Surfing on the technology wave

Technology companies pervade everyday life and dominate the equity markets more than ever these days. The coronavirus crisis has given technological megatrends like digital transformation and cloud computing a further boost. The technology sector promises a continuation of above-average growth and interesting investment opportunities in the years ahead. Here, a high return does not necessarily also entail high risk because many tech business models these days are largely immune to economic cycles. However, as is so often the case, it is crucial to pick the right stocks.

 

The FANMAG companies have become an essential part of everyday life

Online shopping on Amazon, navigating using Google Maps and meeting friends on Facebook – all of these activities in recent years have become as routine as brushing your teeth. The internet giants accompany us in daily life without us even noticing. But Facebook, Amazon, Netflix, Microsoft, Apple and Google (through its parent company Alphabet), which are collectively known under the acronym FANMAG, are definitely conspicuous on the stock market. After years of inexorable share-price gains, the market capitalizations of the FANMAGs have become so enormous that they together now make up more than 20% of the market cap of S&P 500 index of the 500 largest publicly traded US companies. These six stocks alone have a whopping combined weight of around 50% in the USA’s Nasdaq 100 technology index.

 

An imposing acronym
Tech stocks dominate US equity indices

Market capitalization of FANMAG* stocks relative to S&P 500 index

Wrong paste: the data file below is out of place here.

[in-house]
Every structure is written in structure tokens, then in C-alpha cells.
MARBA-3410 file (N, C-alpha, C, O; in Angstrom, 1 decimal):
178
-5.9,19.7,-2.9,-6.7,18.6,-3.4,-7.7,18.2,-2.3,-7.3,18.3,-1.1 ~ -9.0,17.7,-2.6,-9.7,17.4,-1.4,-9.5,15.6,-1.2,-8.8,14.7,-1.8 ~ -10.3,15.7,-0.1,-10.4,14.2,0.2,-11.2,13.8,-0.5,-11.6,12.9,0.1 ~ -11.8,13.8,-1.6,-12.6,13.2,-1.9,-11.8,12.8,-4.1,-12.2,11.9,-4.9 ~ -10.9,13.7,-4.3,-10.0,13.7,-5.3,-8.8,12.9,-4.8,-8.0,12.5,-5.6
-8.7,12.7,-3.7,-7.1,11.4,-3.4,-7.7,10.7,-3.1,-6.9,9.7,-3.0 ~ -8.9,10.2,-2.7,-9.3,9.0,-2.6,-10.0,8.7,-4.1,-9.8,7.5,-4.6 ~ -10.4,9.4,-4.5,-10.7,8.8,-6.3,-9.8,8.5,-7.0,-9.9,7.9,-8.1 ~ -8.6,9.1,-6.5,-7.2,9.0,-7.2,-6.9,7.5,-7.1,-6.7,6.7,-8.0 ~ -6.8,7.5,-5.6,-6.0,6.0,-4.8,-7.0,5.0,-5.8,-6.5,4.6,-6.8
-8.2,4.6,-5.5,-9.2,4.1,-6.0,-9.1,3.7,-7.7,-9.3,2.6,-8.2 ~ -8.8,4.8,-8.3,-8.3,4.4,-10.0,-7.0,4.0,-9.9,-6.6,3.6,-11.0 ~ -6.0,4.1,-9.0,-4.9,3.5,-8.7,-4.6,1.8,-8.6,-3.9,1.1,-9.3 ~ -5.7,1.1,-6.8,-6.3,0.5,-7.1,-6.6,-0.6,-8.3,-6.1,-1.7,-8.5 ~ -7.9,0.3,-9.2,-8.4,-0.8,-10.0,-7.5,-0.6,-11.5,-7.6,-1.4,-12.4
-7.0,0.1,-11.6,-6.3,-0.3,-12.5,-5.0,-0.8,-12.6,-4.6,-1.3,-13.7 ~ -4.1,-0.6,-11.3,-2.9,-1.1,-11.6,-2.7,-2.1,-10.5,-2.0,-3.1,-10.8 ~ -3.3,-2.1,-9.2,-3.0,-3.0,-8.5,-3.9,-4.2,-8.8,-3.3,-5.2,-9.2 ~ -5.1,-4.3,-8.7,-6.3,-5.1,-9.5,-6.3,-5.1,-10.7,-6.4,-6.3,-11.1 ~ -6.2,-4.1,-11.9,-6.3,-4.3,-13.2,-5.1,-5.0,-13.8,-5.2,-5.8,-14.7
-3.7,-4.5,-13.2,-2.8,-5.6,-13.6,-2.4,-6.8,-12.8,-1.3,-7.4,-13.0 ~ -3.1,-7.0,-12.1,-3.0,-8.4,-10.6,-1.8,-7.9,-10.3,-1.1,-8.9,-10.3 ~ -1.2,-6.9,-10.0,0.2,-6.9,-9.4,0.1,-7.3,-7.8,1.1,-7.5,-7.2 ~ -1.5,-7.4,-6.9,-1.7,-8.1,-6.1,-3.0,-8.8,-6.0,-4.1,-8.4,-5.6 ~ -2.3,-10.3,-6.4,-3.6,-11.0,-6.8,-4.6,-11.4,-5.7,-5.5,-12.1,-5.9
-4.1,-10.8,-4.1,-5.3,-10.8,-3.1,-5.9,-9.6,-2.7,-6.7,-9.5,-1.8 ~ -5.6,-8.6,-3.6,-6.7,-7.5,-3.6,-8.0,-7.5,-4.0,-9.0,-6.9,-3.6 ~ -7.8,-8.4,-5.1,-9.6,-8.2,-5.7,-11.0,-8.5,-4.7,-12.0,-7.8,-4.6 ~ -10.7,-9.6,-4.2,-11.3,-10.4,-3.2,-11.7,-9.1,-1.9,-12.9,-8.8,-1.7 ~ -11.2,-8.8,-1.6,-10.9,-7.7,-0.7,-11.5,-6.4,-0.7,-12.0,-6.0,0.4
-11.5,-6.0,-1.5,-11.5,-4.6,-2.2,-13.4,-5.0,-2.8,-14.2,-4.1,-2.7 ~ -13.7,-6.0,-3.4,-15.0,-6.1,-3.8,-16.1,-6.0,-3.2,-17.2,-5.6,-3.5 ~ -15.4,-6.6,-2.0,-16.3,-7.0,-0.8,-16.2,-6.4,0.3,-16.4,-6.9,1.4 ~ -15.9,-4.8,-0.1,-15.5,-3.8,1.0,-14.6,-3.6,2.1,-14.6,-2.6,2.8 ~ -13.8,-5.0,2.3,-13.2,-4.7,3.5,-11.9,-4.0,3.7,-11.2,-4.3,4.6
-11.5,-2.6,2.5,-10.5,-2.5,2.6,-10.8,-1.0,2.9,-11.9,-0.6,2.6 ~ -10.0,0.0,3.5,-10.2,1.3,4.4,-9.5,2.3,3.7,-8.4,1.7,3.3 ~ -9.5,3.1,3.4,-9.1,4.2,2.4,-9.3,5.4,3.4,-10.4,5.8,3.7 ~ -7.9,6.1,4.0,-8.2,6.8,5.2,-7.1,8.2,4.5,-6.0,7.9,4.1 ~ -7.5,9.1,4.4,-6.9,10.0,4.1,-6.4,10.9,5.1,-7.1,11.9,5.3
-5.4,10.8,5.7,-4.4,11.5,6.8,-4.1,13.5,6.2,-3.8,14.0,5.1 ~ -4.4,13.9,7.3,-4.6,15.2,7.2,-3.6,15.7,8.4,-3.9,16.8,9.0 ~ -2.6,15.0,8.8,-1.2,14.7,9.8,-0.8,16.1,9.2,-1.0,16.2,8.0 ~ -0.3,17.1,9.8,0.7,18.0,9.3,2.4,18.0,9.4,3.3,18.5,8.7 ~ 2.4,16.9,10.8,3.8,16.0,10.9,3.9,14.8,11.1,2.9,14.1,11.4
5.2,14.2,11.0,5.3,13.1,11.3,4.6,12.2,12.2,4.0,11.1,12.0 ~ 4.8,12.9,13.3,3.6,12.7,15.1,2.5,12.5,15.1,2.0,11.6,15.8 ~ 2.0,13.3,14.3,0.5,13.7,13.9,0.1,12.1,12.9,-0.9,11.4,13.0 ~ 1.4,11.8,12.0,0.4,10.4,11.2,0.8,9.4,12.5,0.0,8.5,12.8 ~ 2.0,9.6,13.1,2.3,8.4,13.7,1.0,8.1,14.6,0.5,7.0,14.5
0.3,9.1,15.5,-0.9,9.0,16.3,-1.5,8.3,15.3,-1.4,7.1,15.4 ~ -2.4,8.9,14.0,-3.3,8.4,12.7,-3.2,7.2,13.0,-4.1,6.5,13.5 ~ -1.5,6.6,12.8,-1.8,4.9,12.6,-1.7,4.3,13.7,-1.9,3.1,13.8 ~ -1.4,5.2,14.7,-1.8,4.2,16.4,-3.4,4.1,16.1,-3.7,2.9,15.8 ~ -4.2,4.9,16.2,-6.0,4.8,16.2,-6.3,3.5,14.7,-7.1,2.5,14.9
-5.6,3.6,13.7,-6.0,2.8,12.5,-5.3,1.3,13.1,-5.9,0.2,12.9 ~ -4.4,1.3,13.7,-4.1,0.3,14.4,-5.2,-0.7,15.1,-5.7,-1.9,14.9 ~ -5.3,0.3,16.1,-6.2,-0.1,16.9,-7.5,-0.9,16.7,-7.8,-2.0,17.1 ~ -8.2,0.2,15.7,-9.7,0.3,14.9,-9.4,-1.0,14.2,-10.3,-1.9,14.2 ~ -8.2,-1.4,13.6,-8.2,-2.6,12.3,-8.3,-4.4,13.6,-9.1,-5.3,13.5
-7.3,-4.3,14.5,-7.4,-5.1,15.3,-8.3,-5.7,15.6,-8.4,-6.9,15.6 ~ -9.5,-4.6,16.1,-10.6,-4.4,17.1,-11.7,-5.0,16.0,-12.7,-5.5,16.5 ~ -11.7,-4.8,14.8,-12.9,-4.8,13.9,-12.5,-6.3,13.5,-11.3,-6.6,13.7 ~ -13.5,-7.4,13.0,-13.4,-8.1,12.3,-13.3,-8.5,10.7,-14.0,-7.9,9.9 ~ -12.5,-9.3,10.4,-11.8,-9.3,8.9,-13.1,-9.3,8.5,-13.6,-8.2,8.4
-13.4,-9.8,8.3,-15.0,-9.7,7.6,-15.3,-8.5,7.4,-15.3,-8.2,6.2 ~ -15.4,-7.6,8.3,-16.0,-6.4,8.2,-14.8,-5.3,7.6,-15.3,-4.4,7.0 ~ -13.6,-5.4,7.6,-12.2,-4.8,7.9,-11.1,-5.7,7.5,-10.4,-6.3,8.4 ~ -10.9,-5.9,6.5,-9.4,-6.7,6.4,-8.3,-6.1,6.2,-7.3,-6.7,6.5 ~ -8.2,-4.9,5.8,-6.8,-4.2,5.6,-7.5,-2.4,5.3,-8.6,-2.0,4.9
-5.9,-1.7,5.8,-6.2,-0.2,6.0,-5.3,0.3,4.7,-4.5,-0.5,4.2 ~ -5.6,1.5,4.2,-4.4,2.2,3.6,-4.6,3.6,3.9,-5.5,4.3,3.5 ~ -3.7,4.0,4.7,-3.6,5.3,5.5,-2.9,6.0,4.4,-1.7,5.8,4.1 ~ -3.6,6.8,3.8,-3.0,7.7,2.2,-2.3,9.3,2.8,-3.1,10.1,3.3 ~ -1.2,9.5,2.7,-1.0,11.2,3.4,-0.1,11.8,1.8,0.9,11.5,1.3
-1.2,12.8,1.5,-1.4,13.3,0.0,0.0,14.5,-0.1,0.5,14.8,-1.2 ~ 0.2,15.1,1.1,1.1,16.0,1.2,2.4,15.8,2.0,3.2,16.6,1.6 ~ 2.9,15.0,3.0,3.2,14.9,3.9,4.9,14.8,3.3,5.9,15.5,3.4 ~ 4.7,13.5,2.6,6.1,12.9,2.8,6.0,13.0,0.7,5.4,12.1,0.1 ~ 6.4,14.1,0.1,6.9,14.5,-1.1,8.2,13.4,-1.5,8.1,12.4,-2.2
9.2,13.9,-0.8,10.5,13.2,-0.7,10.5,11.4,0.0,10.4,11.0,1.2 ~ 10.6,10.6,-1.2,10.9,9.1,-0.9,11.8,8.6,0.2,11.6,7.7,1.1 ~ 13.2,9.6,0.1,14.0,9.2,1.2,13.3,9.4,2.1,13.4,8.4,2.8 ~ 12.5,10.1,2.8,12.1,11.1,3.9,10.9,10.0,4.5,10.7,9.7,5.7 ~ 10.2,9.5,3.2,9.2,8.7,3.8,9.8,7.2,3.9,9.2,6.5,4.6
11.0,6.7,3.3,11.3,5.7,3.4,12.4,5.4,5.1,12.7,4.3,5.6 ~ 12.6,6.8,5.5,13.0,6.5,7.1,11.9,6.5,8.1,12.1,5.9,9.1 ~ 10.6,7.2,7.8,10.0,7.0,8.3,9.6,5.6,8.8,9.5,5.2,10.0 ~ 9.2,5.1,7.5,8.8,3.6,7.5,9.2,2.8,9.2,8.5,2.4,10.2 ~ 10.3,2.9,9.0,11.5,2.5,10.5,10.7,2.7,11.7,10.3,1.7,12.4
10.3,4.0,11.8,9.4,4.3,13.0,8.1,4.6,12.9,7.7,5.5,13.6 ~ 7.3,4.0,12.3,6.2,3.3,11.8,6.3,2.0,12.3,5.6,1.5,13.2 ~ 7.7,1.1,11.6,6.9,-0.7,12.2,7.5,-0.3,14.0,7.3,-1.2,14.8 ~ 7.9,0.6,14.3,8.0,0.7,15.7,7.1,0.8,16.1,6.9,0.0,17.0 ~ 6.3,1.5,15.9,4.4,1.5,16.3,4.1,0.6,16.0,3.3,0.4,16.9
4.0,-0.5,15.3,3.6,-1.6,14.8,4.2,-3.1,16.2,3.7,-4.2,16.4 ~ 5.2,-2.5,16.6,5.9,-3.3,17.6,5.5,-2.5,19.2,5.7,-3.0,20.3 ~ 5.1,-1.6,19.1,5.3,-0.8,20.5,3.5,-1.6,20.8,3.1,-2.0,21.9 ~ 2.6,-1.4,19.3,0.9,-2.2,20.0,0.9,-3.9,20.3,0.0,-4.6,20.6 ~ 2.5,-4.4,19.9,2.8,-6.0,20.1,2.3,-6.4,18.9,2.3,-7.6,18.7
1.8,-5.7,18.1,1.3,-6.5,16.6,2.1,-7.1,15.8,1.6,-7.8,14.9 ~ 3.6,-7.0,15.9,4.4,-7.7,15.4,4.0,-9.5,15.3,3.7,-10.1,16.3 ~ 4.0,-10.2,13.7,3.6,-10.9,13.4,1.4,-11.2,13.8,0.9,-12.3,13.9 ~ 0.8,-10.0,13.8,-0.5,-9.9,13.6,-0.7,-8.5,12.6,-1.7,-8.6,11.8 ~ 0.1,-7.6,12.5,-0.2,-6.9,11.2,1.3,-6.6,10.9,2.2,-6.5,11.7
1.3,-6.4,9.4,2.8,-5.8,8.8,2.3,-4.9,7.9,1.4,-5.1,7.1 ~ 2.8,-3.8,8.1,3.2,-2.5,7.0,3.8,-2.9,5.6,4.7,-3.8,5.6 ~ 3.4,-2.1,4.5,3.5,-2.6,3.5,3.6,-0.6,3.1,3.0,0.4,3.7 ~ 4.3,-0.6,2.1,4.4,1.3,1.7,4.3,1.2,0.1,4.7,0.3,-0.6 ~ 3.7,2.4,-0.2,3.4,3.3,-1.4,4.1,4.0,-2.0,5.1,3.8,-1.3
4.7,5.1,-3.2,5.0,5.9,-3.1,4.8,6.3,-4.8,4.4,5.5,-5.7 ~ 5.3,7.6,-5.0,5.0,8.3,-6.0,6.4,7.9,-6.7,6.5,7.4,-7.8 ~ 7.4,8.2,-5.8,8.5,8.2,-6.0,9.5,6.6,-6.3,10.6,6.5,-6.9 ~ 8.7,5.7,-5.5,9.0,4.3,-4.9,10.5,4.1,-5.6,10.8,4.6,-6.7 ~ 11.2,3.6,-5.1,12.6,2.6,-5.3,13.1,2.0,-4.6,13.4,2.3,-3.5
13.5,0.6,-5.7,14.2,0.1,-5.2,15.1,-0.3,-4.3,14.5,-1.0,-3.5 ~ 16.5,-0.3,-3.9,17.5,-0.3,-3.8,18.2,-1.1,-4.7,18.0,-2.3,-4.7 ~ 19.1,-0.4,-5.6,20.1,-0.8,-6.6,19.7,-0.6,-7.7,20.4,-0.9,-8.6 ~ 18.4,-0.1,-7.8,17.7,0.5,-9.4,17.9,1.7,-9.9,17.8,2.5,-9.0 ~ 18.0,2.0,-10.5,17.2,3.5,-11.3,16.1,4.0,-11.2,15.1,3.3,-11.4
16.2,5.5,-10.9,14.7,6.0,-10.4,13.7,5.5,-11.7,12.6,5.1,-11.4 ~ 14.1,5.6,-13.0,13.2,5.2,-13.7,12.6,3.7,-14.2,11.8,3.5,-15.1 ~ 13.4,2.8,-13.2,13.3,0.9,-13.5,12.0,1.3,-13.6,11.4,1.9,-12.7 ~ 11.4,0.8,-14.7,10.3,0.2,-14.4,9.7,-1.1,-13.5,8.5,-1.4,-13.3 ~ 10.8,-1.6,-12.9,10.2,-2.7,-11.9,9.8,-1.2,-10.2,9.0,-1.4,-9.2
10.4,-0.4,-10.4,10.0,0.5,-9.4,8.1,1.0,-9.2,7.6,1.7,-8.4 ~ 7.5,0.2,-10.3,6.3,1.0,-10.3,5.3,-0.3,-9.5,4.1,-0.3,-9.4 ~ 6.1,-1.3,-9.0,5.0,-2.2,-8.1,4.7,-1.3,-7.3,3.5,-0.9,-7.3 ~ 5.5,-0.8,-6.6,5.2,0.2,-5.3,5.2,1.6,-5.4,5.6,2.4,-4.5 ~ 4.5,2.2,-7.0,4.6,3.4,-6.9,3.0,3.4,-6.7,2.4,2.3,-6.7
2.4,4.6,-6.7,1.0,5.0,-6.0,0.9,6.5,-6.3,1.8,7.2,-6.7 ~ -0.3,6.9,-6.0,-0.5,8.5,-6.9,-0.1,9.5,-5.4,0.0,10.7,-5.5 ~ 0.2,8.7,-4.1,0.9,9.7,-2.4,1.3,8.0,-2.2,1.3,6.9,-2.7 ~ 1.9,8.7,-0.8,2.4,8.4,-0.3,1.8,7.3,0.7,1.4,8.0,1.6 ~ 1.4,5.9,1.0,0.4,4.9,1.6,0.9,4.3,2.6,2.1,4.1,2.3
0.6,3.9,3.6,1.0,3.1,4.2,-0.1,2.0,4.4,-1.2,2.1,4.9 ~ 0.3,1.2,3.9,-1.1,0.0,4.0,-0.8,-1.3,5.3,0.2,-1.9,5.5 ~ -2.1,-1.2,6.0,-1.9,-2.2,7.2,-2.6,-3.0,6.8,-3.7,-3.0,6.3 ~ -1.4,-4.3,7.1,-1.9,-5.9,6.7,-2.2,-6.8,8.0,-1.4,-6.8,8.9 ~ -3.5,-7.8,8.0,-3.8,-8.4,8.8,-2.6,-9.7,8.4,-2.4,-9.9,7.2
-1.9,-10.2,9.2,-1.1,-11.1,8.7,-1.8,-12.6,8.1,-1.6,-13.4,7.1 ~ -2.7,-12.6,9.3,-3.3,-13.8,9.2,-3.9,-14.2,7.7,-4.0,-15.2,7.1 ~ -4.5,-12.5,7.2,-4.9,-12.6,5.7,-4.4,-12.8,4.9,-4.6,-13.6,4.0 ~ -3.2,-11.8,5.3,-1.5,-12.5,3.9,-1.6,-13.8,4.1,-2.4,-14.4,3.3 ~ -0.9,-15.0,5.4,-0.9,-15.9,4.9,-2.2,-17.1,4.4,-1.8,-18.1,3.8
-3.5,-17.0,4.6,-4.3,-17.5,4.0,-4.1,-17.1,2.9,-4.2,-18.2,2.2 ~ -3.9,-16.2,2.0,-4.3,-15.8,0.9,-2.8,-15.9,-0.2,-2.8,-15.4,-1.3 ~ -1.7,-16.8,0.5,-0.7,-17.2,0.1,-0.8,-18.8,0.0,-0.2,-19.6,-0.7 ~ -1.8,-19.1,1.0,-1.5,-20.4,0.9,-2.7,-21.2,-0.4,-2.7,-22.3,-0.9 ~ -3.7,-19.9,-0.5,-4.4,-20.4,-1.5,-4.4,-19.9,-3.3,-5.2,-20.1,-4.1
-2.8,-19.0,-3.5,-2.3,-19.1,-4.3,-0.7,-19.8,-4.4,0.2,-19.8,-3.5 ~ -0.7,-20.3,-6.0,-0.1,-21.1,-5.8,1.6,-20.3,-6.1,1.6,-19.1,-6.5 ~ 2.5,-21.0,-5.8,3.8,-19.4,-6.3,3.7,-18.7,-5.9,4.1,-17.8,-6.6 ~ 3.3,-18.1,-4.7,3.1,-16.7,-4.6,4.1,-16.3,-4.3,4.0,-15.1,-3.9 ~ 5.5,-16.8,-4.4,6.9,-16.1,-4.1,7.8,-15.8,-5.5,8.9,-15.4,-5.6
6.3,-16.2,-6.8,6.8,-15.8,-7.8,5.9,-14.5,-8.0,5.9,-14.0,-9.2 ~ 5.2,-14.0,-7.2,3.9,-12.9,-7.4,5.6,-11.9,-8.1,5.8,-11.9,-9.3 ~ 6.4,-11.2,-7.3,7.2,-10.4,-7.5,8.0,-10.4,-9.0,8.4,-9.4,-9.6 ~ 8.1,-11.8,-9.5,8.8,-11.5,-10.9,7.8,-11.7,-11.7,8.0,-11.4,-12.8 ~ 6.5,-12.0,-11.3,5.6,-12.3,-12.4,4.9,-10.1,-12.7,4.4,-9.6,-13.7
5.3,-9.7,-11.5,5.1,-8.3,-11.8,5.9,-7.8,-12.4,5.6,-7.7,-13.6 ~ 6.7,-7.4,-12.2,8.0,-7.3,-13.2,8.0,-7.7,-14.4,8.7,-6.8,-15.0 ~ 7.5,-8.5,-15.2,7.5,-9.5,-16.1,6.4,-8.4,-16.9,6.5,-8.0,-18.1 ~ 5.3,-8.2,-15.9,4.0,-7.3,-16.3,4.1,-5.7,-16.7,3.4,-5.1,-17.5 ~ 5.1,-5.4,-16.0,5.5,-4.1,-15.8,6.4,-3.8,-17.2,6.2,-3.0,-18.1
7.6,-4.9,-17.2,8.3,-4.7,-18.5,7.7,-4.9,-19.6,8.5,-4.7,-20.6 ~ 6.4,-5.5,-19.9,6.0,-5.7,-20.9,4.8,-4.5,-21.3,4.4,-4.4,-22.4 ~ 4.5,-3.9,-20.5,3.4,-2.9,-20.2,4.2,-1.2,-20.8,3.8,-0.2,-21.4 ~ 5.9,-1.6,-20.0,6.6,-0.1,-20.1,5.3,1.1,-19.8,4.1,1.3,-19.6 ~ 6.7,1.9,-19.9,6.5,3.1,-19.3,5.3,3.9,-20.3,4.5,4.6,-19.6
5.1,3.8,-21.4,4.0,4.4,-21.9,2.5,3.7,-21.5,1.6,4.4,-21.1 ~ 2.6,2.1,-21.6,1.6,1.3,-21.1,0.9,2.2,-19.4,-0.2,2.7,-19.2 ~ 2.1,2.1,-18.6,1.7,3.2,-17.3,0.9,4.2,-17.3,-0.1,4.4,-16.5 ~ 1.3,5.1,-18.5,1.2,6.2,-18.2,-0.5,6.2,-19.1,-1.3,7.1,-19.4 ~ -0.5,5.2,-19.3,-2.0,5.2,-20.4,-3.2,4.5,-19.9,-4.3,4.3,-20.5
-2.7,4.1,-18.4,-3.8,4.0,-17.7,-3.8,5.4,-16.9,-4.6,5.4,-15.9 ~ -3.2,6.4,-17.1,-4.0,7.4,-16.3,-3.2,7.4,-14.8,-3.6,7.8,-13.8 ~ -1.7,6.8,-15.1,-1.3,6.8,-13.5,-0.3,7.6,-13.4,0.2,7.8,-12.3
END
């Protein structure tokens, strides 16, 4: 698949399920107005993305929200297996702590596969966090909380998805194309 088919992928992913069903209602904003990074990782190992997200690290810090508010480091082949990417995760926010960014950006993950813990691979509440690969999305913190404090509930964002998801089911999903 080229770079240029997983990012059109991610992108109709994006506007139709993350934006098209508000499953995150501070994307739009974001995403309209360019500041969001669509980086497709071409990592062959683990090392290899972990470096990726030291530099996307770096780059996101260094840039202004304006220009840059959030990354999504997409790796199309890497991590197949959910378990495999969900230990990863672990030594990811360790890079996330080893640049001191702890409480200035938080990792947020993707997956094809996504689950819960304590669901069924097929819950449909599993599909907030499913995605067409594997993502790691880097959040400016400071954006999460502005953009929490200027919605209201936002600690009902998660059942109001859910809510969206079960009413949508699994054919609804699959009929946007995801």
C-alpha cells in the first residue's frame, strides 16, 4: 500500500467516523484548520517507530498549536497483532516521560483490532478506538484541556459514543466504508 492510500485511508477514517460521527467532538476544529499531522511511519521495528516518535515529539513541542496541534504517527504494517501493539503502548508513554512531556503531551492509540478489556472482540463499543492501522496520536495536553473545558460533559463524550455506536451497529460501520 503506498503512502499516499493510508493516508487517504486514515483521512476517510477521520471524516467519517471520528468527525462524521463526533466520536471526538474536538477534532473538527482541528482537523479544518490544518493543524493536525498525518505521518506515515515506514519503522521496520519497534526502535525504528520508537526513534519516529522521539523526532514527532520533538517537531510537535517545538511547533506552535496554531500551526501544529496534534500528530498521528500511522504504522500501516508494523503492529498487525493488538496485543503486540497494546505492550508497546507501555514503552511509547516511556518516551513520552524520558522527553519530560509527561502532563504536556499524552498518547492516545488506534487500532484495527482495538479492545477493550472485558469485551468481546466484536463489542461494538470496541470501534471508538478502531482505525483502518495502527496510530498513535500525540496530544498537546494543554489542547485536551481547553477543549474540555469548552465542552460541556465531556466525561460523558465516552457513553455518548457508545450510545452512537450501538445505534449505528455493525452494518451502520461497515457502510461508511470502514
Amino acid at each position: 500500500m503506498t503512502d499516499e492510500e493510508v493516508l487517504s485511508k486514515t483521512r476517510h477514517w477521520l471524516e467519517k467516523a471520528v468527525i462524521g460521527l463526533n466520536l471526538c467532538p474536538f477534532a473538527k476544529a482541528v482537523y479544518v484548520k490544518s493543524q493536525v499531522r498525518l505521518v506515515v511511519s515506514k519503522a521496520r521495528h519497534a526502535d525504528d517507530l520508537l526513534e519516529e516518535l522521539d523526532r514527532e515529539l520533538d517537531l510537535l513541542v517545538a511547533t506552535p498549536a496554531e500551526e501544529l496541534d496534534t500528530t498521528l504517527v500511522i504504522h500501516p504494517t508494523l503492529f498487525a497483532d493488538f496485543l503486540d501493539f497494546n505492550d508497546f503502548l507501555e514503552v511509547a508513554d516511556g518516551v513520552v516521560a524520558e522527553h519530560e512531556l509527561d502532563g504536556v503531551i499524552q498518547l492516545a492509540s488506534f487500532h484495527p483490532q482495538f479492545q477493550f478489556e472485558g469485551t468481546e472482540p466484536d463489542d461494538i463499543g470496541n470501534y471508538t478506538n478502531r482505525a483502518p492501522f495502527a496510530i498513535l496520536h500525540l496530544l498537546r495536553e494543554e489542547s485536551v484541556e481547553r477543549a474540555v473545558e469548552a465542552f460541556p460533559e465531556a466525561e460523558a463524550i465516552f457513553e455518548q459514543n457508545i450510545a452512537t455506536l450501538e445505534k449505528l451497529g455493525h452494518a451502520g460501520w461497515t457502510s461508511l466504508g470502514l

*FANMAG = Facebook, Amazon, Netflix, Microsoft, Apple, Google (Alphabet)

Source: Bloomberg, Kaiser Partner Privatbank

 

Everything from home during the pandemic
The FANMAG stocks are a reflection of the unstoppable digital transformation trend, which has gotten a further boost from the coronavirus crisis. Practically overnight, home offices became the new workplace for many employees and videoconferencing with Microsoft Teams or Zoom became a new custom, to cite a couple of examples. Even signing documents from different remote workplaces was not a problem – the cloud makes it possible. And even if the premiere of the newest blockbuster film fell victim to the pandemic, entertainment nonetheless could still be streamed from Netflix to home theaters or from Spotify concerts to stereos.

In the aftermath of the coronavirus pandemic, “nothing will be the same as before!” This frequent assertion in times of crisis will again probably not prove true this time. But the public health crisis does at least look destined to act as a lasting accelerant for technological megatrends like digitalization and cloud computing because even if our daily lives soon gradually return to normal, corporations and consumers will probably (want to) retain at least some of the new “customs”. For companies, this makes plenty of sense also from a business economics perspective because switching to digital channels can save office space (and rent costs) and travel expenses, and can reduce other types of operating costs.